RMG The Ultimate Billboard
If you give a man a fish he can eat for a day, but if he eats the whole fish in the morning, by afternoon he's hungry again, even quicker. The trick with budgeting is knowing when to stop spending. You won't know how to do that if you have not planned. And you must remain flexible during the execution of any plan. If a test market program does not work as desired, don't keep employing it. Change the rules and stop bleeding money.
Ad agencies don't care if you overspend because they get paid more when you buy MORE space. We get no commission so we would rather you put your money into items that return a greater investment to your firm. Then you will be happy with our performance and more importantly, your own.

Sales were slow, actually near an end, when a regionally established company contacted us for input. They have good products. An interesting line with variations on the basic items. Enough to satisfy any taste. And fairly high end too. Nice products. Should have been easy to sell. But the downturn in real estate in the area forced homeowners to rethink the investment. And with it went a substantial part of their sales base.

The company's sales manager saw the need for better market awareness and a clear plan to obtain client inquiries across a diverse spectrum of media, perhaps integrating new technologies, perhaps approaching new types of clientele.

The ownership had another thought in mind. They were fixated on a plan to execute the greatest billboards ever seen - without consulting anyone - except the people selling them the billboard space. A brilliant plan to reach oblivion we thought. We sympathized with the manager when we said that the owner had little chance of succeeding at all. He understood, but also said that the owner had the final say.

Perhaps, but once there is no longer a business what does ownership or the final say matter? What is it about owning a business and experiencing some degree of success that makes the average business owner think they understand marketing? Most we have met are great at developing their product and lines, can address technical needs, and have administration tackled. They know their technical, production and administrative needs and reach those goals. But most also have no idea what to do when it comes to marketing. They force salespersons to make continuous cold calls, chewing up enormous amounts of time and effort for little effect. They spend little or nothing on marketing, or worse they misspend a fortune as our friend here planned to do.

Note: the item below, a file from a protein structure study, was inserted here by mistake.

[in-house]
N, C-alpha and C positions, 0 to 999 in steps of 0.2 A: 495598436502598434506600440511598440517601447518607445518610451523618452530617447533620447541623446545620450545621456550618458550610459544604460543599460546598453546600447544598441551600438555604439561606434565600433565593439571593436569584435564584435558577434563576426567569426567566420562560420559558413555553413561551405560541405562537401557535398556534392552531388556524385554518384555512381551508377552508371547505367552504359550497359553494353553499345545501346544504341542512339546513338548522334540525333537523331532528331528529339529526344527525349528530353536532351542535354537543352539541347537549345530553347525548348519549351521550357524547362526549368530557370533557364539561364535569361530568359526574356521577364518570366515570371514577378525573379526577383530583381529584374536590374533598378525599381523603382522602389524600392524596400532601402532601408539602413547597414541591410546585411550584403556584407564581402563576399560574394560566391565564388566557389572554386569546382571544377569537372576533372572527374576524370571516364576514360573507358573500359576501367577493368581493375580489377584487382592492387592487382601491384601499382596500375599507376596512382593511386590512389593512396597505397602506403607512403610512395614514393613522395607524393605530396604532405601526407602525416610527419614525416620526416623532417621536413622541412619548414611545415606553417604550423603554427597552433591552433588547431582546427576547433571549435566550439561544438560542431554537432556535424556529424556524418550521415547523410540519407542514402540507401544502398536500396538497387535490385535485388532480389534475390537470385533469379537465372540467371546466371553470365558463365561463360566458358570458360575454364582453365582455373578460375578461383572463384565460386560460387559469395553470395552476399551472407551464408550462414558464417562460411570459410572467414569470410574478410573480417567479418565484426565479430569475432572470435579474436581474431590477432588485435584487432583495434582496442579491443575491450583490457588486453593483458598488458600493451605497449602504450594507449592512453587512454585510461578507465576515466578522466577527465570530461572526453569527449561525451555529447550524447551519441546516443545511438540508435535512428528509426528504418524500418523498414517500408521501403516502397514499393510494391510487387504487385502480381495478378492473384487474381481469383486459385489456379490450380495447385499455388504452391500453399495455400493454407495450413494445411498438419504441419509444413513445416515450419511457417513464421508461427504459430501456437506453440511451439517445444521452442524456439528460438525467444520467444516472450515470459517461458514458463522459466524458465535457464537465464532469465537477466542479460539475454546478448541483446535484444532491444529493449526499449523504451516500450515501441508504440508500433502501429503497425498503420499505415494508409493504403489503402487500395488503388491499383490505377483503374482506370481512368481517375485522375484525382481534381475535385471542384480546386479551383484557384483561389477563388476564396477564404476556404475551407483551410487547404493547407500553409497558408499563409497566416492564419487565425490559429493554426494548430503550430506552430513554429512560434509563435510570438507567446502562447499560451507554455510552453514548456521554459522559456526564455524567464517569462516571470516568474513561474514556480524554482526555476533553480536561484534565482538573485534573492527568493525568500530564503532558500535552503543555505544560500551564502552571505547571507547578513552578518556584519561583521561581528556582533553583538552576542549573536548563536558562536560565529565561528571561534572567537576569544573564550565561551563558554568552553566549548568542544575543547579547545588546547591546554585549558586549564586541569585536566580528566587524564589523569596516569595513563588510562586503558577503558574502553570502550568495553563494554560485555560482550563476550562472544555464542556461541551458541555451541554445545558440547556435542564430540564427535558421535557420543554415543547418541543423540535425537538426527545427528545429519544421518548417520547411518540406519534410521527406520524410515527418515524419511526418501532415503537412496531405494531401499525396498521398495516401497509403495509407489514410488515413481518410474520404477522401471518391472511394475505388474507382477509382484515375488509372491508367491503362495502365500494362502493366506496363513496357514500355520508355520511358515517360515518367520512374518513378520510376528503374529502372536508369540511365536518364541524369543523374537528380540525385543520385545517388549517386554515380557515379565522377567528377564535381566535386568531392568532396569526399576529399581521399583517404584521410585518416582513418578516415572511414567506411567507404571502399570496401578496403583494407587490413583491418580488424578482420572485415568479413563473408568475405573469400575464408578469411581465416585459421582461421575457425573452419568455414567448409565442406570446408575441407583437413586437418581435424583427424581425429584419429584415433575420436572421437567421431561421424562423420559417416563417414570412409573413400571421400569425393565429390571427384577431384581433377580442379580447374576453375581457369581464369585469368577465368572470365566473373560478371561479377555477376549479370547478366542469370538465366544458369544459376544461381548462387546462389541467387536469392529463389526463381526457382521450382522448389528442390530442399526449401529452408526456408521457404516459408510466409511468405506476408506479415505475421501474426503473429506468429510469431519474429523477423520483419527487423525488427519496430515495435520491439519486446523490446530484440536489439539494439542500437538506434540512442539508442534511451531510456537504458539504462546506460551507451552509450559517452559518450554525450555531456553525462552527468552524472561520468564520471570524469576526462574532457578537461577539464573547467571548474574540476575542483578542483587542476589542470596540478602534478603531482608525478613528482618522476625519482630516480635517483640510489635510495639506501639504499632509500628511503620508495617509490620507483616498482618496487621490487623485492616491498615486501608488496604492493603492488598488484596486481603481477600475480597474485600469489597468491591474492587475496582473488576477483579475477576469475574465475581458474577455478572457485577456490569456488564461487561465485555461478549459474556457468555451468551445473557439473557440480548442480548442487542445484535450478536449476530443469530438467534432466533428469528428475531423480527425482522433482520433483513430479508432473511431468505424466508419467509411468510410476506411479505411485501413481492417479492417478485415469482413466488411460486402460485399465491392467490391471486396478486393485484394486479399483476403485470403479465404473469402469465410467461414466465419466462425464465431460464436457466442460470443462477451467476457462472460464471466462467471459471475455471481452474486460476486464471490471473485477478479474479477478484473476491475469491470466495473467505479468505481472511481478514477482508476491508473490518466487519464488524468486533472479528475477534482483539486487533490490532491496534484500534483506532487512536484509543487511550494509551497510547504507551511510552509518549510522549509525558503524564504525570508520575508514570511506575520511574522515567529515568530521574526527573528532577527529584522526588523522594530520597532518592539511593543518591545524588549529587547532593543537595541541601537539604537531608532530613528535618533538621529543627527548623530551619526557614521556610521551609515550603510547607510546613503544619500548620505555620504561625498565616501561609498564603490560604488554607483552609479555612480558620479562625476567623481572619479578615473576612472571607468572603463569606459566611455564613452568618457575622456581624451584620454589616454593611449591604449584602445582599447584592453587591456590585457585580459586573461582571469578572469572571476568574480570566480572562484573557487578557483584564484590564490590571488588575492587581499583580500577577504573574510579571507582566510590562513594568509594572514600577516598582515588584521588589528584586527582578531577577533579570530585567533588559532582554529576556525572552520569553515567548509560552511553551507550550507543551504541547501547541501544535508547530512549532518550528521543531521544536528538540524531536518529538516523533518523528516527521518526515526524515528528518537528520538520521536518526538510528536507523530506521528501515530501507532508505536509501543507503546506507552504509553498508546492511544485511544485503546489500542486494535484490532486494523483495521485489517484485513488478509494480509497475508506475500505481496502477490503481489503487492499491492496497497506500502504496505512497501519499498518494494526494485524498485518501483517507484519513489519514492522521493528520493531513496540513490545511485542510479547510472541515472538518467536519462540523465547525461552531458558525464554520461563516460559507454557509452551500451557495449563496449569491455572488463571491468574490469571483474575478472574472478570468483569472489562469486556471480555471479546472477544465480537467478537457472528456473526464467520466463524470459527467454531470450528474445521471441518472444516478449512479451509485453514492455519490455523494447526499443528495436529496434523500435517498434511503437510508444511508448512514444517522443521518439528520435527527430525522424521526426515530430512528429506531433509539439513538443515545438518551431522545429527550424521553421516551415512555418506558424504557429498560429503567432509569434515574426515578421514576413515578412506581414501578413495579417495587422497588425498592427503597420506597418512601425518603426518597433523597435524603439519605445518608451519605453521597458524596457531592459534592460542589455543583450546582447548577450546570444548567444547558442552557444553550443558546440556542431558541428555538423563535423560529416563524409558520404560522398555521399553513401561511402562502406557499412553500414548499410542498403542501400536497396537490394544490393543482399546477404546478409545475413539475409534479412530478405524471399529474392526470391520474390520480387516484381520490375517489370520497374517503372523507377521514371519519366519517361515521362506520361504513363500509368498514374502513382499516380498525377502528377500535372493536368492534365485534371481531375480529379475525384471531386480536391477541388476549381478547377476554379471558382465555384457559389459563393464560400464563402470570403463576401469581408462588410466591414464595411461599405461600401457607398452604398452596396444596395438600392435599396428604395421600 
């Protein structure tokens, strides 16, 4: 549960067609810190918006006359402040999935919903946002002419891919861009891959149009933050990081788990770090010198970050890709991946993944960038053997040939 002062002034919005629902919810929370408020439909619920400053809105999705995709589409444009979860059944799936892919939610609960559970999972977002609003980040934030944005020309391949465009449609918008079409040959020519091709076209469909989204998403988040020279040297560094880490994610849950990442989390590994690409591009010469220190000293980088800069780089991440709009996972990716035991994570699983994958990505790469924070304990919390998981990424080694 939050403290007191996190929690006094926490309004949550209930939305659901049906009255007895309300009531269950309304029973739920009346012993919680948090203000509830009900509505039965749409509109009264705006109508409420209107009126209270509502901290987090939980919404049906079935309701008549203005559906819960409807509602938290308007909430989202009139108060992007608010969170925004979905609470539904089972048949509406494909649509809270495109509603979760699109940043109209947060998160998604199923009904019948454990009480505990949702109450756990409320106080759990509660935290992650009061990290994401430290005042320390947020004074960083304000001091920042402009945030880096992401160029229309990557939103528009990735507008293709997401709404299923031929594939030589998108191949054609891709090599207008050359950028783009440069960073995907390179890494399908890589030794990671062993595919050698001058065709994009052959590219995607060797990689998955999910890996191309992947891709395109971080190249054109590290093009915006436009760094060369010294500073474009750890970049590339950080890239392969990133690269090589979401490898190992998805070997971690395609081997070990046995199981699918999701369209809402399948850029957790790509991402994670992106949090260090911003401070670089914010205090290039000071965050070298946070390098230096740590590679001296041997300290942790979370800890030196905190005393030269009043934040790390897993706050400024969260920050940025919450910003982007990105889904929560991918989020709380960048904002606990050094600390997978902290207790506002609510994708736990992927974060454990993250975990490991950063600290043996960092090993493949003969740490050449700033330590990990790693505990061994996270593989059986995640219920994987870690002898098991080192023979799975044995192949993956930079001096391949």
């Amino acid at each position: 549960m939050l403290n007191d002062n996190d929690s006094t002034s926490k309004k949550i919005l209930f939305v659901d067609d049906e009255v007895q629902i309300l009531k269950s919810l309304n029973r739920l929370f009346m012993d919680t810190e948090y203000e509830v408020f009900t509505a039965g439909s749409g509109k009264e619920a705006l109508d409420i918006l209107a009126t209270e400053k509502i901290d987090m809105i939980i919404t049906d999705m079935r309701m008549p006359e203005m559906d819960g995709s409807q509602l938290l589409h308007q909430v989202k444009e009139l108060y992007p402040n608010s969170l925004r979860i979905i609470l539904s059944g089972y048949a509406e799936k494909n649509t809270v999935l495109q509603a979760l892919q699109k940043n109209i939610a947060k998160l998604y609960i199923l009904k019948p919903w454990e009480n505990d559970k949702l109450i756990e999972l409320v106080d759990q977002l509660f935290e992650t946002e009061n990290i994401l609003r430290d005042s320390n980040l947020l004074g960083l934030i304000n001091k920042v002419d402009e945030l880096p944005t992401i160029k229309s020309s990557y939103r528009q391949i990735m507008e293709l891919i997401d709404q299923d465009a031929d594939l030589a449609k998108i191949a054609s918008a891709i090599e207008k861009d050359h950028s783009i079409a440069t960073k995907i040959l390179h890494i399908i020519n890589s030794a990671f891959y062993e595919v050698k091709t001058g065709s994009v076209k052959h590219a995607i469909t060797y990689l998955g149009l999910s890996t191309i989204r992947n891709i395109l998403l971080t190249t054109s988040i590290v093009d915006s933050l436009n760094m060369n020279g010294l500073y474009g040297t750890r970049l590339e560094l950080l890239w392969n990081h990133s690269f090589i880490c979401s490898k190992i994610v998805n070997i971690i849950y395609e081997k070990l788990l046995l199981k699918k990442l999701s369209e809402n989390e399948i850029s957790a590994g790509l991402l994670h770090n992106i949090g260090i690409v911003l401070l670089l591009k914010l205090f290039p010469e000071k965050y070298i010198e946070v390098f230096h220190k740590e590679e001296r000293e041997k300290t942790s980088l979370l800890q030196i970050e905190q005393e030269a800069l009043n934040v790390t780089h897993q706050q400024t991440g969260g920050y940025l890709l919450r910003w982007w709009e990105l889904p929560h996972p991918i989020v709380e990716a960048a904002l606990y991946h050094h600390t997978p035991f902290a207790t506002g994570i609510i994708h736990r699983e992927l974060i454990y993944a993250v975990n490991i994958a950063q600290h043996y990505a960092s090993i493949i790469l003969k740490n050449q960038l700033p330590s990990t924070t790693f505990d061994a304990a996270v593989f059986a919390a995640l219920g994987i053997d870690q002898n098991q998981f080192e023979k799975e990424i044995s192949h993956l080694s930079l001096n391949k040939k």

Anyone introducing a new product, or much improved one at a very competitive price to a market, with some effort, can penetrate and find themselves selling product. The first sales and first years in business can make you giddy that it will always be like that. It could be your market timing was good, or placement, or the people you approached just happened to be your ideal target. Without any initial analysis nobody knows. These companies got lucky.

This period of market penetration can last for years. Then, companies try to reach beyond luck, into the real competitive arena and fail. Look at the dot-com disaster of the late 1990s. The internet was an open Wild West of opportunity. Every idea, good or bad, was obtaining funding and nobody had to justify their product, analyze their market or post results. It was a free-for-all. And a select few companies got very lucky a lived past the initial wave of success. Most companies died on the vine. This is the same truth that pertains to every kind of business from sub shops to small manufacturers. Most are going to fail, even if they achieve limited initial success.

It is sustaining growth past that initial wave of success that is very, very hard to master. Expansion is always a first thought for companies who have established themselves or captured a market share at all, and quick expansion without a plan has disastrous results.

The fact that the ownership has survived for years gives it the confidence it can do no wrong. So when faced with a disappearing sales base, owners do not understand why. Because they never understand why people were buying product in the first place. They spent their time selling and expanding. They never asked why. There was no apparent need. And now that our example is faced with foreclosure or a great reduction in capacity they are asking why, but the answer they have come up with - the need for splashier advertising - is entirely incorrect. According to our analysis, a new sales effort did NOT require much in the way of advertising at all!